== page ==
Pragmatic Applications of RE-AIM for Health Care Initiatives in Community and Clinical Settings
SPECIAL TOPIC — Volume 15 — January 4, 2018
Russell E. Glasgow, PhD1; Paul E. Estabrooks, PhD2 (View author affiliations)
Suggested citation for this article: Glasgow RE, Estabrooks PE. Pragmatic Applications of RE-AIM for Health Care Initiatives in Community and Clinical Settings. Prev Chronic Dis 2018;15:170271. DOI: http://dx.doi.org/10.5888/pcd15.170271.
The RE-AIM (Reach Effectiveness Adoption Implementation Maintenance) planning and evaluation framework has been applied broadly, but users often have difficulty in applying the model because of data collection needs across multiple domains and sources. Questions in the more common “who, what, where, how, when, and why” format may be an effective guide to ensure that individual participants, organization staff, and the perspectives of the setting are considered in planning and evaluation. Such a format can also help users in typical community and clinical settings to identify which outcomes are most valued and to focus limited measurement resources. Translations of RE-AIM that are easy to understand and apply are needed for application in real-world community and clinical settings where research and evaluation resources are limited. The purpose of this article is to provide simplified, pragmatic, user-centered and stakeholder-centered recommendations to increase the use of RE-AIM in community and clinical settings and in translational research.
The RE-AIM (Reach Effectiveness Adoption Implementation Maintenance) framework was first developed to help make research findings more generalizable by encouraging scientists and evaluators to balance internal and external validity when developing and testing interventions (1). The goal was to produce programs and policies with a higher likelihood for uptake and sustainability in typical community or clinical settings. The constitutive definitions of the RE-AIM dimensions are straightforward and intuitively appealing for community and clinical organizations. Reach is the number, proportion of the intended audience, and the representativeness of participants compared with the intended audience. Effectiveness (or efficacy, depending on the design) is the degree to which the intervention changes health outcomes and quality of life, including producing unintended or negative results. Adoption is the number and proportion of settings and staff members that agree to initiate program or policy change and how representative they are of the intended audience in terms of the setting and the staff. Implementation is the degree to which those settings and staff members deliver a program or apply a policy as intended, the adaptations made, and the related costs. Finally, maintenance is sustained effectiveness at the participant level and sustained (or adapted) delivery at the setting or staff level (1).
The RE-AIM framework encourages planning strategies that can reach the most people who have health disparities, effectively achieve and maintain positive health outcomes, be widely adopted by diverse settings and staff, be consistently implemented at a reasonable cost, and be sustained among varied settings by staff members with a range of expertise (2). From an evaluative perspective, the added focus on representativeness, maintenance, and organizational level factors provides an opportunity to include, but also move beyond, considering efficacy or effectiveness as the only needed indicator of intervention success.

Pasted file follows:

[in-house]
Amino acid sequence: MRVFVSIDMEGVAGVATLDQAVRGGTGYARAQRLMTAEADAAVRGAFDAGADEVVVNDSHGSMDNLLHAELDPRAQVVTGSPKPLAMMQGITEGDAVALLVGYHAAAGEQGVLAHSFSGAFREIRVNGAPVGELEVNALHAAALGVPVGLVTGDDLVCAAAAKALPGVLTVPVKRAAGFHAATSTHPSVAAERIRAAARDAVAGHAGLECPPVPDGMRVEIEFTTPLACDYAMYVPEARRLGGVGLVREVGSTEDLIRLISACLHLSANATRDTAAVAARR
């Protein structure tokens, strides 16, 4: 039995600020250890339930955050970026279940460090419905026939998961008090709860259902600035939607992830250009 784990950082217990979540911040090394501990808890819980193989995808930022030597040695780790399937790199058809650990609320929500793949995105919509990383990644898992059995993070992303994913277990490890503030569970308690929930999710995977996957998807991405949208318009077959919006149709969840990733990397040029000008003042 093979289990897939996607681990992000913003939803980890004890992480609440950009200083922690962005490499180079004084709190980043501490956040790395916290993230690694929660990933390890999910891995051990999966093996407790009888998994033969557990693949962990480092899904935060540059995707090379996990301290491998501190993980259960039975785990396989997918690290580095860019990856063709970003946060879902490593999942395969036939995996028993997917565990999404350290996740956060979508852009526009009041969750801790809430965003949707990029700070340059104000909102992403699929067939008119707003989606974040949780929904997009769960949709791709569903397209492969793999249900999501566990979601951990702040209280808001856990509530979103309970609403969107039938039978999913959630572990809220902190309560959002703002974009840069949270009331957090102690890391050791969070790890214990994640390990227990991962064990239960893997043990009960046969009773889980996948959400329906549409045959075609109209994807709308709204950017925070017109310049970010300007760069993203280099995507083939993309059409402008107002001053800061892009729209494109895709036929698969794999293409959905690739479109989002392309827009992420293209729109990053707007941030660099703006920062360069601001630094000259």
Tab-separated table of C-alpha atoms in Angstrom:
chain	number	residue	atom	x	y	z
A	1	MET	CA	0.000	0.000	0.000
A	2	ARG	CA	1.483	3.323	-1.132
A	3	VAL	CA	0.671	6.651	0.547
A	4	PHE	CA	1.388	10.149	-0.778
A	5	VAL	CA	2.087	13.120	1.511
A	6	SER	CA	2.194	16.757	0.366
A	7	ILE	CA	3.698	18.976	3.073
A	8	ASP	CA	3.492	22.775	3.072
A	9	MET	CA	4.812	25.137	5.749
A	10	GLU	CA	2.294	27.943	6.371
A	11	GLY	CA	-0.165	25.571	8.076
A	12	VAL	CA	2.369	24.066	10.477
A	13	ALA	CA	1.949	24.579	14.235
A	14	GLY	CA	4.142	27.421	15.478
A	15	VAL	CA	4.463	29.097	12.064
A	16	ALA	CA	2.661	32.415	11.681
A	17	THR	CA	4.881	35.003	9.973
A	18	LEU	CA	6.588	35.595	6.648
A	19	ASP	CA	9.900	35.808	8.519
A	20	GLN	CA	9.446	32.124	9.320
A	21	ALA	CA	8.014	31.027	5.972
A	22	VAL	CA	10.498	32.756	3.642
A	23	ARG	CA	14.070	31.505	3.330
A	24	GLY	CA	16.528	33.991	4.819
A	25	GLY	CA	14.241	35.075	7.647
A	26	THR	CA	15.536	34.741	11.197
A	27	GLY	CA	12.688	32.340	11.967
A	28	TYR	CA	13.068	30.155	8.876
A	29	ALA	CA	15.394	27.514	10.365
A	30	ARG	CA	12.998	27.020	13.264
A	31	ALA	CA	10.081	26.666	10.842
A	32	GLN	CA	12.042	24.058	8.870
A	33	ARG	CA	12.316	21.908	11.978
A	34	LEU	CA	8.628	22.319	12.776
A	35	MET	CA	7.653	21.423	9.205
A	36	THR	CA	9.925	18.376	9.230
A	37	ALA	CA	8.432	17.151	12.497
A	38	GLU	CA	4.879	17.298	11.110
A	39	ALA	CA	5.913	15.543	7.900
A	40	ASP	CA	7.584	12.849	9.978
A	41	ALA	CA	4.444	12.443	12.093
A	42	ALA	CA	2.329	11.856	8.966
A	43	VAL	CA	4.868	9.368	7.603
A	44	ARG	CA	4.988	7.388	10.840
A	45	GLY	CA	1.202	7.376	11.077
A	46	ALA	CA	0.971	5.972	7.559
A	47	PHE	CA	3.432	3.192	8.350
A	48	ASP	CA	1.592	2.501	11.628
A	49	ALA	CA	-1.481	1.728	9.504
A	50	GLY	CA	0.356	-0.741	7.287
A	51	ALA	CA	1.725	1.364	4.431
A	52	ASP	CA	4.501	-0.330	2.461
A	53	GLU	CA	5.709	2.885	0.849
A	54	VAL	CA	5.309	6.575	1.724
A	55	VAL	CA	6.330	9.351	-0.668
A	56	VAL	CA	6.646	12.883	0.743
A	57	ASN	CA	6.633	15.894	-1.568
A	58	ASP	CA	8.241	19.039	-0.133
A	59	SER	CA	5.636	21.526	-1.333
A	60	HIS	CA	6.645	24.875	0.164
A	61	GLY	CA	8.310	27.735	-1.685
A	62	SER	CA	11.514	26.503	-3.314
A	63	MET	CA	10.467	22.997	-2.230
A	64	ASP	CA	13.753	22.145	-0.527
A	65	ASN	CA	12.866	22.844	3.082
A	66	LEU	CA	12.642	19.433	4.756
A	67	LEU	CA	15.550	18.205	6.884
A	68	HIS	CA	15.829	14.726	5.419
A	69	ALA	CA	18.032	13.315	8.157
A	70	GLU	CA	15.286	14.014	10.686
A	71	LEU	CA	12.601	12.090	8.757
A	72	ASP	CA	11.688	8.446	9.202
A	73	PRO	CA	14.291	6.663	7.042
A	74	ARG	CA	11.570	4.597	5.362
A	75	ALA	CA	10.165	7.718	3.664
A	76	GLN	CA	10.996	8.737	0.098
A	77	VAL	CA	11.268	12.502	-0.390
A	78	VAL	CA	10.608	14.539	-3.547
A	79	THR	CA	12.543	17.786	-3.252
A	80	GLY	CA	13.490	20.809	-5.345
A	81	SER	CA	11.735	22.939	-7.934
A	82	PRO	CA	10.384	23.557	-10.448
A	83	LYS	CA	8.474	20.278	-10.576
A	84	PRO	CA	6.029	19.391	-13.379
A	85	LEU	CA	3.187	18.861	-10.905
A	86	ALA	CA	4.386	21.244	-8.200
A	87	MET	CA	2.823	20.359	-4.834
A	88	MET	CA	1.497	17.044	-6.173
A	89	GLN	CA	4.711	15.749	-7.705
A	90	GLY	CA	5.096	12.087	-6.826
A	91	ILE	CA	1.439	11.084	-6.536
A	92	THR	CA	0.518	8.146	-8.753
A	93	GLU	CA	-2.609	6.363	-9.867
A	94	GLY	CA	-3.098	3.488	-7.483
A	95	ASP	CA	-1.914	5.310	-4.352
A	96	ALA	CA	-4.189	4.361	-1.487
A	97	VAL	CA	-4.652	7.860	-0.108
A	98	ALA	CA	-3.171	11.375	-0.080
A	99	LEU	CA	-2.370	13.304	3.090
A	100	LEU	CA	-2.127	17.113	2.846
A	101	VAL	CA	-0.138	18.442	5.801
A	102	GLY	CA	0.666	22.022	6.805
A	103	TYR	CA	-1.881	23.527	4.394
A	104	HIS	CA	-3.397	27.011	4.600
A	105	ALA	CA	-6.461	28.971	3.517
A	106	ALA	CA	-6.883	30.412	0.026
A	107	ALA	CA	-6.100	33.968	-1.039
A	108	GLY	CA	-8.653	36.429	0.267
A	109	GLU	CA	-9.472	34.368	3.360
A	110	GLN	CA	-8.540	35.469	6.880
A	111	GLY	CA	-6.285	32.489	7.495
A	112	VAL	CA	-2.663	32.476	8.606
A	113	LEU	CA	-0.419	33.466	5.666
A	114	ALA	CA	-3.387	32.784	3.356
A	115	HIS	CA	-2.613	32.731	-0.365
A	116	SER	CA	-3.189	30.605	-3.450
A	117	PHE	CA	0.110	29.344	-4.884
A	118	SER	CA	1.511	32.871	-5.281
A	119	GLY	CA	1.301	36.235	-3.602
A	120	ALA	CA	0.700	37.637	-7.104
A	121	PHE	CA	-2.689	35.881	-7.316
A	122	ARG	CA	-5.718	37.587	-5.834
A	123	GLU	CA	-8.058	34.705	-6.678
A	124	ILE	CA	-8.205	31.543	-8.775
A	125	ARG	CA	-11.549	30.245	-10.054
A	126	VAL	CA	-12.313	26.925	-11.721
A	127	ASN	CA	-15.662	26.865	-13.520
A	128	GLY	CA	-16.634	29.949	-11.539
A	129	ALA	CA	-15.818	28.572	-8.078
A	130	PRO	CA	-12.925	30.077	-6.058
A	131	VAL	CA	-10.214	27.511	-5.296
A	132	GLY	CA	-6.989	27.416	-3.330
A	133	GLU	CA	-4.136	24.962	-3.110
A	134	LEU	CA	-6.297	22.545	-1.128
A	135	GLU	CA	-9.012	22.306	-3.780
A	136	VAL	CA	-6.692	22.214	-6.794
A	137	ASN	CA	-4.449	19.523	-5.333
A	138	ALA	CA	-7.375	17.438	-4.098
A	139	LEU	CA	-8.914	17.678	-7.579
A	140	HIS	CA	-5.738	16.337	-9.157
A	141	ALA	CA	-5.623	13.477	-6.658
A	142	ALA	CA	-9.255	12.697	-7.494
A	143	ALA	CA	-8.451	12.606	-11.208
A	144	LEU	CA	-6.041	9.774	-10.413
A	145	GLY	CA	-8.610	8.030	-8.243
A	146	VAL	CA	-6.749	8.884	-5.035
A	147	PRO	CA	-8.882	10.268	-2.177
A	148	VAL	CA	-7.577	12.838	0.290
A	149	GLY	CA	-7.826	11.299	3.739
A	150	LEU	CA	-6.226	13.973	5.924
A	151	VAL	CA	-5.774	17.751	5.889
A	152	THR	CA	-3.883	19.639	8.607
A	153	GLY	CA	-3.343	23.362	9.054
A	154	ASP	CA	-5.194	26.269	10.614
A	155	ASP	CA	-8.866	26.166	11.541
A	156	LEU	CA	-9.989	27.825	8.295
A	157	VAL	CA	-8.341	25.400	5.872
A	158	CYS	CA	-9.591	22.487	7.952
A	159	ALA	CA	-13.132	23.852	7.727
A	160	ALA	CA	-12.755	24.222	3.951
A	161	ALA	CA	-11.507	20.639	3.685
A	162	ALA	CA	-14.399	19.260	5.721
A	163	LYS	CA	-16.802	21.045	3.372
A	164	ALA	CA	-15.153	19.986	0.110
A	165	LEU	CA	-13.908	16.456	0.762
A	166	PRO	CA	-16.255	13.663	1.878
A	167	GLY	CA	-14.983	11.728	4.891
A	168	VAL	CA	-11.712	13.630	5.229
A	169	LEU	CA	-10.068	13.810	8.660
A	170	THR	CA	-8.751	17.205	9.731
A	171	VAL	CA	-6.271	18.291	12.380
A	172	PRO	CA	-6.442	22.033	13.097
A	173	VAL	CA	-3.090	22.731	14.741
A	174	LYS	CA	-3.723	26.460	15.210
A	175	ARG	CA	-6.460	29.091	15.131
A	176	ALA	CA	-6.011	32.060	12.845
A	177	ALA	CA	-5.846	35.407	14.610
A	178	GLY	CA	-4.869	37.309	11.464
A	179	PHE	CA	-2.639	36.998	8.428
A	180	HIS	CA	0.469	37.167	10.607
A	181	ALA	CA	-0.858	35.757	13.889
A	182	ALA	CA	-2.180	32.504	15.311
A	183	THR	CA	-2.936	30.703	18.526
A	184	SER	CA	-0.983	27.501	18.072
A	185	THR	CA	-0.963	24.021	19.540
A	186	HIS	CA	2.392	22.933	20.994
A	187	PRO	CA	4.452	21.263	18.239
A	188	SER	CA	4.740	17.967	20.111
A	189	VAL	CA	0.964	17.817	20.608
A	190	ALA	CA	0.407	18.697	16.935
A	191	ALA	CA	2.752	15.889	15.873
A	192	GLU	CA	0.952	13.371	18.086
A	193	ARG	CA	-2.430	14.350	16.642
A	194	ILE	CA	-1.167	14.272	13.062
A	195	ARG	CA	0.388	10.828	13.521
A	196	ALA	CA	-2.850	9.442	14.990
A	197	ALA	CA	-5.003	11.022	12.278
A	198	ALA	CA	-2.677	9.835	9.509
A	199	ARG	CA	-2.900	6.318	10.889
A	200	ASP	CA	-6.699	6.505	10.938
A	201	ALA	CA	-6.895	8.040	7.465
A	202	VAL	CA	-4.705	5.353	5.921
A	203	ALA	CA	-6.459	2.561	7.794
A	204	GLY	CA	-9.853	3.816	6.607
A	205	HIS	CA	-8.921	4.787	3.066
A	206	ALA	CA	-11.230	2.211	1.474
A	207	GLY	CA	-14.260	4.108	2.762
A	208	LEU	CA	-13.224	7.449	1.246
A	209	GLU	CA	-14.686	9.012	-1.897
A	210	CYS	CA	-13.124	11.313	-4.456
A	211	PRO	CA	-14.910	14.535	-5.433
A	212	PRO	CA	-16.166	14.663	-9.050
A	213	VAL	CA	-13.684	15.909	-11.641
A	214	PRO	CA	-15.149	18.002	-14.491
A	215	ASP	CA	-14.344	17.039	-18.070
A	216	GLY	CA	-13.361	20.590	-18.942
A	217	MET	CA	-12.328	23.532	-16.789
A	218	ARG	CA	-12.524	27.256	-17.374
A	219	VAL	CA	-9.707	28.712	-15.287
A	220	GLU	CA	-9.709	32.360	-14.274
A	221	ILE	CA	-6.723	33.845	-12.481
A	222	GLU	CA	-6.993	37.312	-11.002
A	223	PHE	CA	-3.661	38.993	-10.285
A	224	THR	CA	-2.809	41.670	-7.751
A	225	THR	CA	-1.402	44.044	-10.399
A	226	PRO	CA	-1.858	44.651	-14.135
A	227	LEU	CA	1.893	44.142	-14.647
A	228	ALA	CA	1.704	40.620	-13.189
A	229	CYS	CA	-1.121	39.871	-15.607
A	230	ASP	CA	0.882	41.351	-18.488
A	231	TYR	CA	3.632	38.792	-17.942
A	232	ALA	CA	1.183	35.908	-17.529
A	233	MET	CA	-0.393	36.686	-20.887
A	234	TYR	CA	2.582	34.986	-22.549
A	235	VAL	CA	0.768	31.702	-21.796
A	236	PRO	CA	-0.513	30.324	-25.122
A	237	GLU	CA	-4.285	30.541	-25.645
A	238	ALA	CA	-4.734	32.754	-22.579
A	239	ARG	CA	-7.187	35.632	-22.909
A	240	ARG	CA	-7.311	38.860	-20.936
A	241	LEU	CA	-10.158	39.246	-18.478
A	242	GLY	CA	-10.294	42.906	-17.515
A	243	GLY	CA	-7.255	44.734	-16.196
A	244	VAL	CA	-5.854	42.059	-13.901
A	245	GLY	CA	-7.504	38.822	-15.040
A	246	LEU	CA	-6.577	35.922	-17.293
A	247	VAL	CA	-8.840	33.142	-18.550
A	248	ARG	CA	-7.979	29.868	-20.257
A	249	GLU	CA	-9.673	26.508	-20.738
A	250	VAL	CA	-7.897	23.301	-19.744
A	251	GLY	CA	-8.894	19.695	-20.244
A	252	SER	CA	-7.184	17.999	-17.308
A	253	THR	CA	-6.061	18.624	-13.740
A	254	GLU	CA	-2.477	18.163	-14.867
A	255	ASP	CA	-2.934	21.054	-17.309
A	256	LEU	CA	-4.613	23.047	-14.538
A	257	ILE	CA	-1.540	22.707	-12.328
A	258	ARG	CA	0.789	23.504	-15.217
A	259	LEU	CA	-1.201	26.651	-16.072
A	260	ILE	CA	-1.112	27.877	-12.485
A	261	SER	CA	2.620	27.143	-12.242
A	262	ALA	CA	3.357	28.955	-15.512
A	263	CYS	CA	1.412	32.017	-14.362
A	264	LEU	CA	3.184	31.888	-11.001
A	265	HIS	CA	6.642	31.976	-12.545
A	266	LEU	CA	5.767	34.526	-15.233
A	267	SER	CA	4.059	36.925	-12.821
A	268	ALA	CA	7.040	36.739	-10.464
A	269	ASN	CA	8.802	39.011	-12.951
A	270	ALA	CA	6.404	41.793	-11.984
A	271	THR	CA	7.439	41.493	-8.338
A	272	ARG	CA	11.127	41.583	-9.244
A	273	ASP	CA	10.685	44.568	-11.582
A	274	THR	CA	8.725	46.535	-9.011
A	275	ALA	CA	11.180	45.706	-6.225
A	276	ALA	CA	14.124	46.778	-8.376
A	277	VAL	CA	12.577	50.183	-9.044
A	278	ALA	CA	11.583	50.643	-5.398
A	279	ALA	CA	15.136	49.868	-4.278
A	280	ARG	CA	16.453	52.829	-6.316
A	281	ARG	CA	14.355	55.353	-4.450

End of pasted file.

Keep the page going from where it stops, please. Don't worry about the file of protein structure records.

The Diabetes Health Connection, which included interactive technology and health coach support for patients with diabetes, provides an example of how RE-AIM can be applied to a programmatic intervention (3). The study documented a 38% participation rate and that participants were representative of the intended audience (reach). When compared with a health-risk appraisal intervention, the effect size was modest but significant and was positive for primary outcomes and quality of life changes (effectiveness). Twenty percent of the clinics approached and 79% of the staff of those clinics agreed to deliver the intervention, with larger HMO (health maintenance organization)-affiliated clinics being more likely to participate (adoption). The intervention was delivered consistently across participating staff members with an implementation rate of nearly 100%, at a cost of $547 per participant (implementation). Finally, maintenance of effects and organizational delivery of the intervention were beyond the scope of the trial but could have been assessed by examining metrics associated with effectiveness for 6 months or longer, postparticipant completion of the intervention (individual level maintenance), and setting-level maintenance based on the sustainability of implementation metrics.
Although RE-AIM has been applied for varied public health issues and intervention targets, challenges arise when considering the planning and evaluation of translational projects in typical clinical or community settings where interventions may be complex and multileveled. Furthermore, primary data collection across all RE-AIM indicators is challenging given available resources. For example, some users have reported that doing a “full RE-AIM application” is overly burdensome or not possible. In such cases, a pragmatic application of RE-AIM may be warranted (4). We feel that full use of RE-AIM and going through all of the questions for planning purposes is possible. However, it is often more challenging for people in community and clinical settings to report results on all RE-AIM dimensions without research funding.